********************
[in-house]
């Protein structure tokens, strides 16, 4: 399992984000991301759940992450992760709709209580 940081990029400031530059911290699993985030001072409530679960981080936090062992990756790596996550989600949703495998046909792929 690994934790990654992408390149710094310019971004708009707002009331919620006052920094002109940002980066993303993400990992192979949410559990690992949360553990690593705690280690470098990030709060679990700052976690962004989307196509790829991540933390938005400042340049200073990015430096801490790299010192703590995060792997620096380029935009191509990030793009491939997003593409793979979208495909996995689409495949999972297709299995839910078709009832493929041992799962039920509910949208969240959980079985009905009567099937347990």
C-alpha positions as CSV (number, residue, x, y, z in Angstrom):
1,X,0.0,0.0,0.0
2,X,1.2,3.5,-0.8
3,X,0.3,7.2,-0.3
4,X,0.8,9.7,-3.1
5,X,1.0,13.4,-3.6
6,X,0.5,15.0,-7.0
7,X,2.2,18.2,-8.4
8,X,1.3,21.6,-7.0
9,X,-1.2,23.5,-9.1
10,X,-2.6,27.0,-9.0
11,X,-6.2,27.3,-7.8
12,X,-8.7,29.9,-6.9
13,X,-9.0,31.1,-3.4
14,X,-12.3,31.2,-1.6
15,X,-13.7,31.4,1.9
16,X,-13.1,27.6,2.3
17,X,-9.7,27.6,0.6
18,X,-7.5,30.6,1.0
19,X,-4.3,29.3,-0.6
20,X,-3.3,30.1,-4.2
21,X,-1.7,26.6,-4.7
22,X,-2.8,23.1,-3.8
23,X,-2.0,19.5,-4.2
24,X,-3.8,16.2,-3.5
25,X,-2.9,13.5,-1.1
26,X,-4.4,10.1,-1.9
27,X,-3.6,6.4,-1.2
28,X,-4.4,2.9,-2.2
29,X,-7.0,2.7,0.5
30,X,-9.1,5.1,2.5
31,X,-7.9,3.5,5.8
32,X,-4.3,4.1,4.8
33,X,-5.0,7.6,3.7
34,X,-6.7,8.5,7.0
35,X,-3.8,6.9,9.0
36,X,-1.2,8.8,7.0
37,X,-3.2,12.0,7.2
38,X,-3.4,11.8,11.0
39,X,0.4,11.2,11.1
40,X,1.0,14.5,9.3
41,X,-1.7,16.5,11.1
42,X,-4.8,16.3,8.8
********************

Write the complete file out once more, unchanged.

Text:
[in-house]
């Protein structure tokens, strides 16, 4: 399992984000991301759940992450992760709709209580 940081990029400031530059911290699993985030001072409530679960981080936090062992990756790596996550989600949703495998046909792929 690994934790990654992408390149710094310019971004708009707002009331919620006052920094002109940002980066993303993400990992192979949410559990690992949360553990690593705690280690470098990030709060679990700052976690962004989307196509790829991540933390938005400042340049200073990015430096801490790299010192703590995060792997620096380029935009191509990030793009491939997003593409793979979208495909996995689409495949999972297709299995839910078709009832493929041992799962039920509910949208969240959980079985009905009567099937347990």
C-alpha positions as CSV (number, residue, x, y, z in Angstrom):
1,X,0.0,0.0,0.0
2,X,1.2,3.5,-0.8
3,X,0.3,7.2,-0.3
4,X,0.8,9.7,-3.1
5,X,1.0,13.4,-3.6
6,X,0.5,15.0,-7.0
7,X,2.2,18.2,-8.4
8,X,1.3,21.6,-7.0
9,X,-1.2,23.5,-9.1
10,X,-2.6,27.0,-9.0
11,X,-6.2,27.3,-7.8
12,X,-8.7,29.9,-6.9
13,X,-9.0,31.1,-3.4
14,X,-12.3,31.2,-1.6
15,X,-13.7,31.4,1.9
16,X,-13.1,27.6,2.3
17,X,-9.7,27.6,0.6
18,X,-7.5,30.6,1.0
19,X,-4.3,29.3,-0.6
20,X,-3.3,30.1,-4.2
21,X,-1.7,26.6,-4.7
22,X,-2.8,23.1,-3.8
23,X,-2.0,19.5,-4.2
24,X,-3.8,16.2,-3.5
25,X,-2.9,13.5,-1.1
26,X,-4.4,10.1,-1.9
27,X,-3.6,6.4,-1.2
28,X,-4.4,2.9,-2.2
29,X,-7.0,2.7,0.5
30,X,-9.1,5.1,2.5
31,X,-7.9,3.5,5.8
32,X,-4.3,4.1,4.8
33,X,-5.0,7.6,3.7
34,X,-6.7,8.5,7.0
35,X,-3.8,6.9,9.0
36,X,-1.2,8.8,7.0
37,X,-3.2,12.0,7.2
38,X,-3.4,11.8,11.0
39,X,0.4,11.2,11.1
40,X,1.0,14.5,9.3
41,X,-1.7,16.5,11.1
42,X,-4.8,16.3,8.8